Flower Meanings & Symbolism:
Birth Flowers, The Language of Flowers, & Floriography
The earth laughs in flowers. ― Ralph Waldo Emerson
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Flower Meanings & Symbolism
OK. We have a confession to make.
Our Flower Meanings and Symbolism section almost was never born. We love to garden and lost track of time while trying to spy faery folk in the midst of all the luscious colors and smells of Spring. Good thing flowers aren’t shiny! We might still be out in our backyard!
The world’s myths, legends and lore speak of flowers as symbolic backdrops and adornments for divine beings who are as immortal as the stories themselves. In this, we see these Gods and Goddesses as the original hippies. They were the flower children of ancient times and the pioneers of flower power.
But Flower Meanings and their symbolism goes far beyond oral and written cultural traditions. Flowers appear in healers’ kits; in magic spells, in potions and lotions and all manner of notions (thank you Dr. Seuss).
Now, the garden variety symbolic meaning of flowers represents loveliness, the innocence of youth and life’s little joys. But as a broad symbol they come under the dominion of the sun, which is apt since many flowers turn their heads to face the sun as it moves through the sky as if in worship, or minimally get a tan.
The exact manner of determining a blossom’s mystical characteristics hinged on many factors. Sometimes it was the number of petals (so Numerology played a role). Sometimes it was the Color of the flower that gave it meaning, such as the nearly universally celebrated red rose for love.
Other times the leaves, thorns or roots chimed in with yet more symbolic values. It is as if every element of the plant spirit wanted a voice in how people utilized its wonders. Thankfully mages and mystics were listening.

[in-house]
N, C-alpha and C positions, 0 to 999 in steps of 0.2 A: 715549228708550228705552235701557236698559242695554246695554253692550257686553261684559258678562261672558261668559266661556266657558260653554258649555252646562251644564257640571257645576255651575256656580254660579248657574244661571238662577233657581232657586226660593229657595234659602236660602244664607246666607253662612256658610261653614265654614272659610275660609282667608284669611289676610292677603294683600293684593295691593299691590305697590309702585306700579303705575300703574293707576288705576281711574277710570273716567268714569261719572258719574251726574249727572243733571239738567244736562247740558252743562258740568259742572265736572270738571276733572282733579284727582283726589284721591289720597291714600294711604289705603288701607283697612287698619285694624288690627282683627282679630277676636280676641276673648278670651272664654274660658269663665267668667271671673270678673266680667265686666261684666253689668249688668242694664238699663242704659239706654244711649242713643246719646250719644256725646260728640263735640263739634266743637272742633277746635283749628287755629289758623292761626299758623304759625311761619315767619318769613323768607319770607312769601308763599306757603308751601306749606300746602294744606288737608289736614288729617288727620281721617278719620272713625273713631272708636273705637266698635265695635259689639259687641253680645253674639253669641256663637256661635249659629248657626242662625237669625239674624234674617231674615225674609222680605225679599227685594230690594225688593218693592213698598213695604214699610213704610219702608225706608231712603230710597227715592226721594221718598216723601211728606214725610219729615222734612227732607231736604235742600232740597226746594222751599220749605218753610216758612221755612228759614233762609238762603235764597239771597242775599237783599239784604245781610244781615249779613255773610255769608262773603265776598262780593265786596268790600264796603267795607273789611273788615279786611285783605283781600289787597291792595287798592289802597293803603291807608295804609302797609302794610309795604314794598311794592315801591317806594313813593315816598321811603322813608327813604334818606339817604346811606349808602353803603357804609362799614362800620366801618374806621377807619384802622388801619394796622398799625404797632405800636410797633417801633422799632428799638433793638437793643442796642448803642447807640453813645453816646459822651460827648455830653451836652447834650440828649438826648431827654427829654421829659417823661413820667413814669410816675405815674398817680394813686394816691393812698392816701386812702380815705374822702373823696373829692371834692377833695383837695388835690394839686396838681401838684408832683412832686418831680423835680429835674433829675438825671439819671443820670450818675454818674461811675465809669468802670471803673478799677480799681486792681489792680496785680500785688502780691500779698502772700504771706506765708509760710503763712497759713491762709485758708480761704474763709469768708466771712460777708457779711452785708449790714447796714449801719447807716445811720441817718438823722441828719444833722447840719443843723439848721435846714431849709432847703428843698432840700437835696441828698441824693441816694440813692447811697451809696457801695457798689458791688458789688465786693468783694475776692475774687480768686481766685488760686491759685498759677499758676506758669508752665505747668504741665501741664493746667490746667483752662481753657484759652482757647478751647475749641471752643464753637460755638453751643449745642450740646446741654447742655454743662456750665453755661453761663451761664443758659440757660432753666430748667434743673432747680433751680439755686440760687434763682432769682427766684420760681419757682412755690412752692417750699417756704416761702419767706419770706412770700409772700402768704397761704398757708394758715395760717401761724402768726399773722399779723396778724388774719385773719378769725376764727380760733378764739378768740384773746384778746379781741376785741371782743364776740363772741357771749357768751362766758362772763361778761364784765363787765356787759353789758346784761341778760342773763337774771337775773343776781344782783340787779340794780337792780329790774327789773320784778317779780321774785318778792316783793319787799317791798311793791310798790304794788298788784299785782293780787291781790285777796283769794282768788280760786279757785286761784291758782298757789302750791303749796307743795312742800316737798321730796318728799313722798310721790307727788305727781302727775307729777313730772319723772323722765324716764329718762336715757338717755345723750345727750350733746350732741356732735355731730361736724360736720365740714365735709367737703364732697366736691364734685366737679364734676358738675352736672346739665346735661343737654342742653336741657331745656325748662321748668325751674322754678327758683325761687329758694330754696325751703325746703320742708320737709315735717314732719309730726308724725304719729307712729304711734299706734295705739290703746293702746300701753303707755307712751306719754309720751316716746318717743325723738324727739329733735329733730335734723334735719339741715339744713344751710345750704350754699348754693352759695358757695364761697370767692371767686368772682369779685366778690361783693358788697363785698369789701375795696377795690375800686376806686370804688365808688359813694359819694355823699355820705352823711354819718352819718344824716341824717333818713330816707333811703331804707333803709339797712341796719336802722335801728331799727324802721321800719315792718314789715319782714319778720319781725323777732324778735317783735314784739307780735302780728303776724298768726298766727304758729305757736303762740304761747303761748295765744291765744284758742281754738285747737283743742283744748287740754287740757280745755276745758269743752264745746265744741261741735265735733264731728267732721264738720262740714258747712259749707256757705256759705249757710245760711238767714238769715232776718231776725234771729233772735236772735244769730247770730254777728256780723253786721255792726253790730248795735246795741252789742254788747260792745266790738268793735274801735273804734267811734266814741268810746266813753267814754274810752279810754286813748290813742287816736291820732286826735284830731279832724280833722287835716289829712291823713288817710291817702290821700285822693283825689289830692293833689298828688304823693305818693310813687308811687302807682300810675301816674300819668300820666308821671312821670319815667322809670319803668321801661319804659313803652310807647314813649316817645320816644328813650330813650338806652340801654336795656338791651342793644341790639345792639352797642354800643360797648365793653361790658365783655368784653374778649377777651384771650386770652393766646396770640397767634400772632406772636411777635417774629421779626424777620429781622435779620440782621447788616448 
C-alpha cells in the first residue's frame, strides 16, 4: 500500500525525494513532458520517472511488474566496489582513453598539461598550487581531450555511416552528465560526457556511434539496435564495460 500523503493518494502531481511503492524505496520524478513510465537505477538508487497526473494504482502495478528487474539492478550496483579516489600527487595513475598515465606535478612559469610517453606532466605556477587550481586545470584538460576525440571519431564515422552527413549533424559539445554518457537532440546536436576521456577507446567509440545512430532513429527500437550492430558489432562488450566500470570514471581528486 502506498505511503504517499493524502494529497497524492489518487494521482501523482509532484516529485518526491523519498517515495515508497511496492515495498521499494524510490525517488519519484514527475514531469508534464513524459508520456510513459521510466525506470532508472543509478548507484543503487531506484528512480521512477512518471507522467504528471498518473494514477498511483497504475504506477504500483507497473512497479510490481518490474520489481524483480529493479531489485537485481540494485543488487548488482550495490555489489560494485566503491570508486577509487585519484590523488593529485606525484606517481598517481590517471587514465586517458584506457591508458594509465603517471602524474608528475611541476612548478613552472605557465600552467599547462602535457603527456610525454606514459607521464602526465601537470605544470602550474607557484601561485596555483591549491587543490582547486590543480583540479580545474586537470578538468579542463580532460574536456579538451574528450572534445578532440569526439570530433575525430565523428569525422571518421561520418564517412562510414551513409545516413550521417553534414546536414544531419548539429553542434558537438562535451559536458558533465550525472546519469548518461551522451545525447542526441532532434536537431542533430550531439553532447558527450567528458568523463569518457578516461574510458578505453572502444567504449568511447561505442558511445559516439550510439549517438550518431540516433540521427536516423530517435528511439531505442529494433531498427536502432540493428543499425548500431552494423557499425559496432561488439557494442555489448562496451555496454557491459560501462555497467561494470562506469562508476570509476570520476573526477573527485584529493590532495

To do any less would be an injustice to Nature’s works of art.
In fact, the communal floral choir was so insistent it finally managed to create an entire language of flower that imprinted itself in our collective unconscious. Floriography appears in many ancient traditions including those of Egypt, China, Greece and Rome. It hit a huge growth spurt during the Victorian Era where people expressed entire conversations with a bouquet – no words, just let the flowers talk. If you don’t think they’re very verbal just sit and listen to a snapdragon chatter sometime.
As with many symbolic systems, Floriography suffered from varying interpretations based on the era and culture(s) involved. Even so, it’s hard to become angry with a proverbial “slip of a petal” when you receive such a beautiful and thoughtful message. As an example, hyacinth means forgiveness, playfulness or a game. If you won at a playful game and the other person felt diminished, you could use one flower for three messages! Nonetheless, a person realizing they made a morphological error could quickly and easily pluck out the offending flower, make a hasty bow or charming curtsy and all would be right with the world once more.